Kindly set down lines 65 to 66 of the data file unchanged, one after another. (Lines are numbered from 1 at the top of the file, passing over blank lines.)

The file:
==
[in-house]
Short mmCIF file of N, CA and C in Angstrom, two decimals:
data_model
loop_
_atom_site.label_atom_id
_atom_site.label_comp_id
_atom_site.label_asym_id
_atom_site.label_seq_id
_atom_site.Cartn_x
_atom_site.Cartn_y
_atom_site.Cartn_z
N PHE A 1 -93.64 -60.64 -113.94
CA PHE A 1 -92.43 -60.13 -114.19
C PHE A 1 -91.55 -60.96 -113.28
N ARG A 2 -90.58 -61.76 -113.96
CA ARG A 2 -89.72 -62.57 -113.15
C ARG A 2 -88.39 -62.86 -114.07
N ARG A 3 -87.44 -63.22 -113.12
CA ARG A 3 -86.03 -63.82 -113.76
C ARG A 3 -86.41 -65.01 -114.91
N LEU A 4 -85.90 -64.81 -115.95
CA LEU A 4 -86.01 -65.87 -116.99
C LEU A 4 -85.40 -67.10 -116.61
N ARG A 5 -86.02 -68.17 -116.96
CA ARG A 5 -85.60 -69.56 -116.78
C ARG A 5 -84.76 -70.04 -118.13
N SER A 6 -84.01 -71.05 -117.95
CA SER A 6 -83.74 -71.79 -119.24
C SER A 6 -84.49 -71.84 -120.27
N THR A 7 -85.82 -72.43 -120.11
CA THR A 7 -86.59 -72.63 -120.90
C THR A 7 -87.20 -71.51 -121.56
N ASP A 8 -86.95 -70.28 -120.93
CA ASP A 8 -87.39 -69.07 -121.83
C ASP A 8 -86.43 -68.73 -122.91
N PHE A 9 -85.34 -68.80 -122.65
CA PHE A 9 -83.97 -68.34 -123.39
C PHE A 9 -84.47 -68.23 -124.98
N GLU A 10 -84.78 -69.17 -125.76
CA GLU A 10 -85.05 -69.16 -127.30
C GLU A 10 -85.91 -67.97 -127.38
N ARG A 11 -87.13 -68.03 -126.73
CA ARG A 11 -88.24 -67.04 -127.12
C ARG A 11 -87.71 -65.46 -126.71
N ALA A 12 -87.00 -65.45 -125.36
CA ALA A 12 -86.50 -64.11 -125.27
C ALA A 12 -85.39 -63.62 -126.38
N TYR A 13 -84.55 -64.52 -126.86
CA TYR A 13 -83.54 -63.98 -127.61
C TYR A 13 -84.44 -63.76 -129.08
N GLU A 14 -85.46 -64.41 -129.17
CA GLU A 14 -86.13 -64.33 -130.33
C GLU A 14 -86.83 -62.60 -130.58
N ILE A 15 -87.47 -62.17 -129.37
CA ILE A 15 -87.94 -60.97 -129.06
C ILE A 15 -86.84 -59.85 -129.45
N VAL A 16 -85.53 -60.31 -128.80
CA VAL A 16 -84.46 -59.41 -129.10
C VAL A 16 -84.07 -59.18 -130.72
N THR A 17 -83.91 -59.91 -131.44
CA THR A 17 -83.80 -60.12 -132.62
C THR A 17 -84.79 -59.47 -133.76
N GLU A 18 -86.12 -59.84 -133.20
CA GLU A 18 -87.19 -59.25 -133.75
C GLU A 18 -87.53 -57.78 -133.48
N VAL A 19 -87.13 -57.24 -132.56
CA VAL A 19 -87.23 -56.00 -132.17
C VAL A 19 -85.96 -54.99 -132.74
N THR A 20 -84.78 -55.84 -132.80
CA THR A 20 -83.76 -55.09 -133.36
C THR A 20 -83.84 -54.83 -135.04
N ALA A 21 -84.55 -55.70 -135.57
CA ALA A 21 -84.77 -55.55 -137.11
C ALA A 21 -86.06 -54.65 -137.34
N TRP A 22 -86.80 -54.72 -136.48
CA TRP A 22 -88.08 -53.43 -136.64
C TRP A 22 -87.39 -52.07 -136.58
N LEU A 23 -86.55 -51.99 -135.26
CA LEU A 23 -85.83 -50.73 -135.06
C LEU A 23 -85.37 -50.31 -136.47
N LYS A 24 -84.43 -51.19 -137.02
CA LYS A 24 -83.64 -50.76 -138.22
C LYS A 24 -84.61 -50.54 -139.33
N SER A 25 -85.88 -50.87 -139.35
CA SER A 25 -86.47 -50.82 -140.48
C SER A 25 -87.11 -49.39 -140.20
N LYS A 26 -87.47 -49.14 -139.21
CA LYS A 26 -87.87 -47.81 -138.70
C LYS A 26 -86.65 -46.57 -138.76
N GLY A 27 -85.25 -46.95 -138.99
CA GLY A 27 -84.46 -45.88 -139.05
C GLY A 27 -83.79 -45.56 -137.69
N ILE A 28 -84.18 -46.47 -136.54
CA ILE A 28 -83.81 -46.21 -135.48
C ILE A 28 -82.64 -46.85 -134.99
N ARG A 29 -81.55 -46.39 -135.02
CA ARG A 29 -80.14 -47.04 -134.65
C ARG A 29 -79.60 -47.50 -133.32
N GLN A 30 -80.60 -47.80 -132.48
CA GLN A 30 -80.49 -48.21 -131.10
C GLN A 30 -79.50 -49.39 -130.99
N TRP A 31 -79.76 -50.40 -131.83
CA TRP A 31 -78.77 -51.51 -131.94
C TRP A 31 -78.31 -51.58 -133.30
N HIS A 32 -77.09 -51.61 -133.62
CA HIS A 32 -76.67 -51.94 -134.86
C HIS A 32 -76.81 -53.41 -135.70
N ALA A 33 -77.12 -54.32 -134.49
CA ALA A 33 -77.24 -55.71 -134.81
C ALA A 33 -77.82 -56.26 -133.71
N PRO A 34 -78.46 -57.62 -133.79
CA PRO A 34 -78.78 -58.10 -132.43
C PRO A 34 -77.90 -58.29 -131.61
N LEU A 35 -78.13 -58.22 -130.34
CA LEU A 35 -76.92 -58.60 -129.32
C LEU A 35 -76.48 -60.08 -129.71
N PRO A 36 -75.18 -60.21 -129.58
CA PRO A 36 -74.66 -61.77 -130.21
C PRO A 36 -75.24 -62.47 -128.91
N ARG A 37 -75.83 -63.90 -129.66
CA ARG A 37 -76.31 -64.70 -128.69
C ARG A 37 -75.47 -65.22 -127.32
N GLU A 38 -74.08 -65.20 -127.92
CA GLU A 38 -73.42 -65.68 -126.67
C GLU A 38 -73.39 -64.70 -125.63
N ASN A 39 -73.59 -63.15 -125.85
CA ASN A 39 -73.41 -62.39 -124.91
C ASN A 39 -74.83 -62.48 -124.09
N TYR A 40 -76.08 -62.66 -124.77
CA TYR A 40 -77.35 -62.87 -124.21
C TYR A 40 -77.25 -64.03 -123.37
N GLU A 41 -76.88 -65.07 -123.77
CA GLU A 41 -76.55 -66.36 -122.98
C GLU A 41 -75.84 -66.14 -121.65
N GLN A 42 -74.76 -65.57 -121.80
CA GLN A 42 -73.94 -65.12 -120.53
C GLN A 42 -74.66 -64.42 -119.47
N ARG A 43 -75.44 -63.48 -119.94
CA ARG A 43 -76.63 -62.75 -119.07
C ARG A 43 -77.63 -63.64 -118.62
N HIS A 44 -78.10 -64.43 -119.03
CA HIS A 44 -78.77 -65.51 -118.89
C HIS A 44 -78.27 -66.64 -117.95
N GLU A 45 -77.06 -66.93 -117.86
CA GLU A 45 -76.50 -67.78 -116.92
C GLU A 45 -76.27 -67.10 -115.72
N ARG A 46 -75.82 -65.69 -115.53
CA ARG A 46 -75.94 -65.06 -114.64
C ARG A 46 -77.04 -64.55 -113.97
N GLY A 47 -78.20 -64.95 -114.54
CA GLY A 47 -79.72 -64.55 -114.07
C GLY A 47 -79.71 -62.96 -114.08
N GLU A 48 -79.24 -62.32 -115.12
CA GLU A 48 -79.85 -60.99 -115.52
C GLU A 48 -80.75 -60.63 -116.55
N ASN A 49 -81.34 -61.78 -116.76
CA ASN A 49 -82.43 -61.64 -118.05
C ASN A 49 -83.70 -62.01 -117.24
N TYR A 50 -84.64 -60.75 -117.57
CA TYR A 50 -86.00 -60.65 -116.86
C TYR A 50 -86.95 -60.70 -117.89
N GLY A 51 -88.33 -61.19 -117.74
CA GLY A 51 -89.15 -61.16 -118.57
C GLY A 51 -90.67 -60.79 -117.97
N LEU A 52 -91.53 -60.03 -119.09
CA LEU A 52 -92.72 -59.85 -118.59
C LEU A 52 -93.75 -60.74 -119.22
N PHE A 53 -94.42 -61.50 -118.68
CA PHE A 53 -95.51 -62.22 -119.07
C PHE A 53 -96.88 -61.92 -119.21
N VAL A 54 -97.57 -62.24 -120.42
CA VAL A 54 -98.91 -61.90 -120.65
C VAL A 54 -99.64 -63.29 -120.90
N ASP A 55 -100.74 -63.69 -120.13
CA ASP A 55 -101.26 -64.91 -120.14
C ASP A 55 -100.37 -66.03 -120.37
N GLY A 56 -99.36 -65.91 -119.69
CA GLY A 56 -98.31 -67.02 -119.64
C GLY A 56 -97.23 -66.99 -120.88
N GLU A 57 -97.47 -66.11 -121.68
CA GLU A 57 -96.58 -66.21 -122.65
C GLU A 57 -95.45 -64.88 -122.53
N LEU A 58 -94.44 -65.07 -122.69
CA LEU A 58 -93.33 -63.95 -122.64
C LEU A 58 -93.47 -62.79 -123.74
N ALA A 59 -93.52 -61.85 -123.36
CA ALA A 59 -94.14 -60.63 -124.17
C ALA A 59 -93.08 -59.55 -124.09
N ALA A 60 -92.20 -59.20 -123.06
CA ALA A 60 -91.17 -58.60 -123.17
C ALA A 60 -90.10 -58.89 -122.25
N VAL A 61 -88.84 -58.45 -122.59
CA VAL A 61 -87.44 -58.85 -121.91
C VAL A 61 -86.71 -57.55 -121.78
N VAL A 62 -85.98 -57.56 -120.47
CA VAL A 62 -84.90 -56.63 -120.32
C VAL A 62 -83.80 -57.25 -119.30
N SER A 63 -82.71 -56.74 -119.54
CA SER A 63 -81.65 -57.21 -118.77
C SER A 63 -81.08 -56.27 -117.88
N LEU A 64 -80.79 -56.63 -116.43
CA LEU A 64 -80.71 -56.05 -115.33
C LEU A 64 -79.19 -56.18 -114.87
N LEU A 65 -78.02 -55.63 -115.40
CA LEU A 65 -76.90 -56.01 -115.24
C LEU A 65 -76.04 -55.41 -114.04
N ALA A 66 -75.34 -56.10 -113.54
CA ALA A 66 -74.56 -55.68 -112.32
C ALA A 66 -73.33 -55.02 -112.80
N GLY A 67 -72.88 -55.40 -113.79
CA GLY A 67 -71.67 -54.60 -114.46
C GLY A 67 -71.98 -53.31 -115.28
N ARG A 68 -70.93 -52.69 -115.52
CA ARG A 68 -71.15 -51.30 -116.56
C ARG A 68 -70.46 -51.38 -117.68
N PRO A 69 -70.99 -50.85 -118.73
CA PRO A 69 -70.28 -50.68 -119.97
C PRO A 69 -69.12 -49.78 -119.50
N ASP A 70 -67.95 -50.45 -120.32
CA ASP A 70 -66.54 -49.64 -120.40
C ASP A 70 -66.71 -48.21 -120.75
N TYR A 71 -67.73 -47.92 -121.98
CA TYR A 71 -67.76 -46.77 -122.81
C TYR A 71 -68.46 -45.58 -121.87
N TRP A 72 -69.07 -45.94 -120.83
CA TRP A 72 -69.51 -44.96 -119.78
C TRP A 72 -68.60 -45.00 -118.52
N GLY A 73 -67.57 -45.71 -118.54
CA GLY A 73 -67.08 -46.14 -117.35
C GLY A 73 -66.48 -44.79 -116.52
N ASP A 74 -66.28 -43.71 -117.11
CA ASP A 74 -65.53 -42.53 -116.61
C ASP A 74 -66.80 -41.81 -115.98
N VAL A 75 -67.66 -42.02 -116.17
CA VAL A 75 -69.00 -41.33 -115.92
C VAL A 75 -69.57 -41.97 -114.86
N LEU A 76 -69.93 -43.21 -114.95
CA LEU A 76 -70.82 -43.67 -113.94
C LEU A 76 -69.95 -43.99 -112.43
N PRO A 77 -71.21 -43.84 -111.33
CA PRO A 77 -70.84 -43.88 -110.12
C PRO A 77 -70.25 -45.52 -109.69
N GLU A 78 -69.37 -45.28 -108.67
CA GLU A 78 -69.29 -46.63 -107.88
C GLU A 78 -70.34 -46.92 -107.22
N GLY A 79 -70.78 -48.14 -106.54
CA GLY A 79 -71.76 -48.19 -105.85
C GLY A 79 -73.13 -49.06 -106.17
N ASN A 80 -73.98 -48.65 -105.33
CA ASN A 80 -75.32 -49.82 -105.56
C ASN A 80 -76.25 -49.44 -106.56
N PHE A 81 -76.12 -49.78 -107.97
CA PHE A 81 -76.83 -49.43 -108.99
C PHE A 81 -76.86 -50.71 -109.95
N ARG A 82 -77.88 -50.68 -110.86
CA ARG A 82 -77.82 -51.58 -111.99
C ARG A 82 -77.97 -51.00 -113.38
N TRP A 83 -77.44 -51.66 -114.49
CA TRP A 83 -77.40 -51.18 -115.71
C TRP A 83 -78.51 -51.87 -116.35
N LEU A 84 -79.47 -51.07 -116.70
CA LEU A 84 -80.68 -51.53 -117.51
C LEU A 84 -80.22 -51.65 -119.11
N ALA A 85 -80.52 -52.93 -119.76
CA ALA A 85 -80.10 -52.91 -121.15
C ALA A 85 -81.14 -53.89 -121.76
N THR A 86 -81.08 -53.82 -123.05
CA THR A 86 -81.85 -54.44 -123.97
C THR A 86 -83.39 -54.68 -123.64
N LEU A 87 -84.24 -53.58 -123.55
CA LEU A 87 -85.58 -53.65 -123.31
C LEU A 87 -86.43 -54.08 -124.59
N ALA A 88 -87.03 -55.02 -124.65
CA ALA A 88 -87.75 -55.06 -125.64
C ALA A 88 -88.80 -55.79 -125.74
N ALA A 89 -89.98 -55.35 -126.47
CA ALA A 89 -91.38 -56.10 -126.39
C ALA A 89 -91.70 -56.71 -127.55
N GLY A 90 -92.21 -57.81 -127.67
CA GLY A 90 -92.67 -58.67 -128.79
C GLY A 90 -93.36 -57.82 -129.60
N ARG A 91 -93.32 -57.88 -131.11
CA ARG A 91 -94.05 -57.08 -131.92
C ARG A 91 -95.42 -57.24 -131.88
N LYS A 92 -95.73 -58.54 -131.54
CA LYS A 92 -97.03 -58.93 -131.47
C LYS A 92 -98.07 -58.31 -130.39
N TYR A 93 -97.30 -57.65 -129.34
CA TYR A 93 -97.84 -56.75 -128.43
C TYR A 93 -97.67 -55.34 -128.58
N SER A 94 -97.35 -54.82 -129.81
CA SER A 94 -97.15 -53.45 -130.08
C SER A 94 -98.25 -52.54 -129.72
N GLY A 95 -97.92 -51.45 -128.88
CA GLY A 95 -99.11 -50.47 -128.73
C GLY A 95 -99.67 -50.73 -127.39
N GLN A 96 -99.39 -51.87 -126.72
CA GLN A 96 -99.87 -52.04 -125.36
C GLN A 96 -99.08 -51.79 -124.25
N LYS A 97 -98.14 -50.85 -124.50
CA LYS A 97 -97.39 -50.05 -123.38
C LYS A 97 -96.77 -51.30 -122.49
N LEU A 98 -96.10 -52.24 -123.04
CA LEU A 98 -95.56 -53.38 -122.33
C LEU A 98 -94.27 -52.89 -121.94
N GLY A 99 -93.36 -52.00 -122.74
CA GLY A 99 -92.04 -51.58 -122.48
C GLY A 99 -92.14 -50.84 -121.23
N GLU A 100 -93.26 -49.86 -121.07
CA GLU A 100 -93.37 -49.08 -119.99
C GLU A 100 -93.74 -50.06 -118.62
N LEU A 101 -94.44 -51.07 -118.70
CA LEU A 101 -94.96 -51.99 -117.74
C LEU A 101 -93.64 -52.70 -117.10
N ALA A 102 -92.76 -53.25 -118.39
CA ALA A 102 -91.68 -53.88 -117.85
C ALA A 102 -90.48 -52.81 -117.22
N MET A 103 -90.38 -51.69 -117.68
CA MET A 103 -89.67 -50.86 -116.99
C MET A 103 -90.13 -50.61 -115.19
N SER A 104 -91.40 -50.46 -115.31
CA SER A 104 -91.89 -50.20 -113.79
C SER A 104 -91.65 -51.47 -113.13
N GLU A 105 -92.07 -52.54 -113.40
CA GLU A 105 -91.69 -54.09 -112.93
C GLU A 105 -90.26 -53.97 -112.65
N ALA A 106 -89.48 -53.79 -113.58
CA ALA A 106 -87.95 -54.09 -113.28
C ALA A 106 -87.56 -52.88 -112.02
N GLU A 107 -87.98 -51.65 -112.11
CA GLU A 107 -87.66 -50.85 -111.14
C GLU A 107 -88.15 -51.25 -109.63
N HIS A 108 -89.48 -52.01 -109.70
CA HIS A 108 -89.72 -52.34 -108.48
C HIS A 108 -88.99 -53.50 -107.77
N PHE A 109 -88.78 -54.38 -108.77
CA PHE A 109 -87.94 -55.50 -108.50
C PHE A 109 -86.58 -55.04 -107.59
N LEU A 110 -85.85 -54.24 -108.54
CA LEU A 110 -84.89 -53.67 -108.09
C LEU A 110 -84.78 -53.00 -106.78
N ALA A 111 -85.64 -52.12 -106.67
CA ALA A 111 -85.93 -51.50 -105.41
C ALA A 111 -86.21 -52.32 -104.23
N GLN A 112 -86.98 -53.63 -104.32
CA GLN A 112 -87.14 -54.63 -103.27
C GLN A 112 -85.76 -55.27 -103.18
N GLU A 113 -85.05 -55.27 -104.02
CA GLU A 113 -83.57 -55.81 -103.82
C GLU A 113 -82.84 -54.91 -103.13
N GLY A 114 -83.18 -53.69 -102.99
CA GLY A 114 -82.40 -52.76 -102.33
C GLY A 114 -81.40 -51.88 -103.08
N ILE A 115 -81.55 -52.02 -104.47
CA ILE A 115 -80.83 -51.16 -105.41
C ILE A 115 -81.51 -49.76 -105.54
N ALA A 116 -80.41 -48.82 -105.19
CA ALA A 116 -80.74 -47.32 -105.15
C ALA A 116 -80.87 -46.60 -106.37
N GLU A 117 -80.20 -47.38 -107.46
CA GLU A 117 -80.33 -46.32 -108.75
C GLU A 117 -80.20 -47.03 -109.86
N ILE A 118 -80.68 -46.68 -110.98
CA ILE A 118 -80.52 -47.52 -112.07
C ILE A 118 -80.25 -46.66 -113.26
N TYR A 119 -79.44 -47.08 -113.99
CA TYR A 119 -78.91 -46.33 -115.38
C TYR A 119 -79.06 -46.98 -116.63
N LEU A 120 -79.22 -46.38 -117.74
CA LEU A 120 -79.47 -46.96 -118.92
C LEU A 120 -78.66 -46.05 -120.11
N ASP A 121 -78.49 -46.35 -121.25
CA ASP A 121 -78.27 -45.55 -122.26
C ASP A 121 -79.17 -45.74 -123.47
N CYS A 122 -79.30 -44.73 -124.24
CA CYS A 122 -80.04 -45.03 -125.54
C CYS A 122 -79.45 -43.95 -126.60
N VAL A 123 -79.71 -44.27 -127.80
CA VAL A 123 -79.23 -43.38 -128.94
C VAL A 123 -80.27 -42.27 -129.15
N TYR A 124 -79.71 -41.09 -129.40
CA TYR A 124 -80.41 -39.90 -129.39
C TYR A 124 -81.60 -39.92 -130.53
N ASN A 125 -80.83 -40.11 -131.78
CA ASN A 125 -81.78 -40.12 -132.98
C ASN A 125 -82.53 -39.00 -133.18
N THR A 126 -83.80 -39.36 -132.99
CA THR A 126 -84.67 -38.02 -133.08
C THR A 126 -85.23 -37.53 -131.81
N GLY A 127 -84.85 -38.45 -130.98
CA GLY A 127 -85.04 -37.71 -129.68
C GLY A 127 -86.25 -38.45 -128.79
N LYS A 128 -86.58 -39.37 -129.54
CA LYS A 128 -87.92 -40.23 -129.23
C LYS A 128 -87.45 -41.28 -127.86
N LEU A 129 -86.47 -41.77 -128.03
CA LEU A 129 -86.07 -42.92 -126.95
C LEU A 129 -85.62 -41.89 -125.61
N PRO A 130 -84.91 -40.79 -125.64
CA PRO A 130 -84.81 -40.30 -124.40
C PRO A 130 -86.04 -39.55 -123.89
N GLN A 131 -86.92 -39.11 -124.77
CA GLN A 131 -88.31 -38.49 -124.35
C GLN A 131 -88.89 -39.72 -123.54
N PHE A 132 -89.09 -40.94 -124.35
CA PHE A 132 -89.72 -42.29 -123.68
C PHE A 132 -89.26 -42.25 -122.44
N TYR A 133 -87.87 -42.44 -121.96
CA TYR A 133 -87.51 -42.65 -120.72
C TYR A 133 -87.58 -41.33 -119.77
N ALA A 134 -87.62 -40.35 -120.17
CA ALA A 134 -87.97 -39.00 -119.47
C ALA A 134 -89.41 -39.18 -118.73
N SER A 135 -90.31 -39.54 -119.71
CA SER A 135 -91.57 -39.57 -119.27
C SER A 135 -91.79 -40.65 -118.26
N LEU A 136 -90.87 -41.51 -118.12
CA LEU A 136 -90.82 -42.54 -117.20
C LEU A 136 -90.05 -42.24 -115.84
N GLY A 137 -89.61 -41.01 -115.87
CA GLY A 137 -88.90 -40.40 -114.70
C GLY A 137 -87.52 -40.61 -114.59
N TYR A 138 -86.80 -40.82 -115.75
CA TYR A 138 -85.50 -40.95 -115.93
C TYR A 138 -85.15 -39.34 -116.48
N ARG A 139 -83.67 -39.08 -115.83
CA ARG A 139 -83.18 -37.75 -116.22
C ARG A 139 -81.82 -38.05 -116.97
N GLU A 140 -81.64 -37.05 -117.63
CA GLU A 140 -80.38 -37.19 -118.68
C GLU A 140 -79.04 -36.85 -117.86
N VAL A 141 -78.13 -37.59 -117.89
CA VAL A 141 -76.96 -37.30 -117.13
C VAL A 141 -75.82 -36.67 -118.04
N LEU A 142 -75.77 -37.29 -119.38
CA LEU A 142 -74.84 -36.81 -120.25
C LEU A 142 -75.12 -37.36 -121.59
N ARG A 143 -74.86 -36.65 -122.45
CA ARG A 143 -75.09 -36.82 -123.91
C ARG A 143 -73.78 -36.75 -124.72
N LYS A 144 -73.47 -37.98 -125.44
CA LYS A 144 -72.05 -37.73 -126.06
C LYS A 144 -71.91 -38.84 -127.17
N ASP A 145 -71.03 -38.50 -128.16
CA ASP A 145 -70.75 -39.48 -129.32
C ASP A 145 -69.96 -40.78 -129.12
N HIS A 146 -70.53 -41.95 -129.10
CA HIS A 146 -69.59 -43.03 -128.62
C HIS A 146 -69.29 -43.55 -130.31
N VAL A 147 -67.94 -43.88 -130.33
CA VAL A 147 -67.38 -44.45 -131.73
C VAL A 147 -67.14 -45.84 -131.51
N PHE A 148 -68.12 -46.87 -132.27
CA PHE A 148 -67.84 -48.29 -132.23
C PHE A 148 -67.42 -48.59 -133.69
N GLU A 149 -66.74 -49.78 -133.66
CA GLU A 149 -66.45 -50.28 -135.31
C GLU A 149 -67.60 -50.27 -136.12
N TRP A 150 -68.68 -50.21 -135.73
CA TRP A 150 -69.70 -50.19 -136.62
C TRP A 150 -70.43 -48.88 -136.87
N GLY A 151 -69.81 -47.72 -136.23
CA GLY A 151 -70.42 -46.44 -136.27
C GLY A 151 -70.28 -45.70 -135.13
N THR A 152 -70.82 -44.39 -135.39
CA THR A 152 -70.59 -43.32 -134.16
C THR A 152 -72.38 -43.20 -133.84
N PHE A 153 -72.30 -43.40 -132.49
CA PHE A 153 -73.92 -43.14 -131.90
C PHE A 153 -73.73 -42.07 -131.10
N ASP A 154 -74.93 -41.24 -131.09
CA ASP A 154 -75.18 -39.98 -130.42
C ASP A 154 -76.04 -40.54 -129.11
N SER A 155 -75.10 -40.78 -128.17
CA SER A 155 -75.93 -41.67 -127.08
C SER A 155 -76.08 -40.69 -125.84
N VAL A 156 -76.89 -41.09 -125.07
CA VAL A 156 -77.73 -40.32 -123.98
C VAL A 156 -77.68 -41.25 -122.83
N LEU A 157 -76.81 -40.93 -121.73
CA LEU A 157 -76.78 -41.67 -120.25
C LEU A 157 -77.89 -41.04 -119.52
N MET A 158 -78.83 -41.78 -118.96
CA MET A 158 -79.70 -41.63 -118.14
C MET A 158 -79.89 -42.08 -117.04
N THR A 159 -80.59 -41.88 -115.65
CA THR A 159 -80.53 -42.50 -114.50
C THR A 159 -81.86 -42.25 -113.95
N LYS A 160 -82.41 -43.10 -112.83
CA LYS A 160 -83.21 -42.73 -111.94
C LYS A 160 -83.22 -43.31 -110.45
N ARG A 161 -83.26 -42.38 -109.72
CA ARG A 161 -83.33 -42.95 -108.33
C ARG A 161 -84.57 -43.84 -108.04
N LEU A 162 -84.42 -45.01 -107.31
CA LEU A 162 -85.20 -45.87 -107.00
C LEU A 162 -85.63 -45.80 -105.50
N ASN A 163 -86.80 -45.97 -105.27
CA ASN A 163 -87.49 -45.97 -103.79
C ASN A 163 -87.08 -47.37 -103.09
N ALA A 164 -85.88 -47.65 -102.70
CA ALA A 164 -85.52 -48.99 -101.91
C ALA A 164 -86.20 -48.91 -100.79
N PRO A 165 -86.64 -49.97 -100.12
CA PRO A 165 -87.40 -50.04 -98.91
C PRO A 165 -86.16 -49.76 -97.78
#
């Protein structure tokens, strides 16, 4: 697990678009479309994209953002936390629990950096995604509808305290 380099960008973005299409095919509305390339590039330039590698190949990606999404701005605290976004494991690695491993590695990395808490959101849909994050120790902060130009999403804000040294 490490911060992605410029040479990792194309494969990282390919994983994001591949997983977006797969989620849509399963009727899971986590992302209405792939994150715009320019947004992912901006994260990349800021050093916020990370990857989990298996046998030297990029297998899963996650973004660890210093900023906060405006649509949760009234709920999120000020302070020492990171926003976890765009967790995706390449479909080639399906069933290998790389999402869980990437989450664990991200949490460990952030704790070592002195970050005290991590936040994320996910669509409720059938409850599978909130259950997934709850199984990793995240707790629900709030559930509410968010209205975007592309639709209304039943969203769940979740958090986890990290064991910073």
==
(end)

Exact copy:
C GLU A 18 -87.53 -57.78 -133.48
N VAL A 19 -87.13 -57.24 -132.56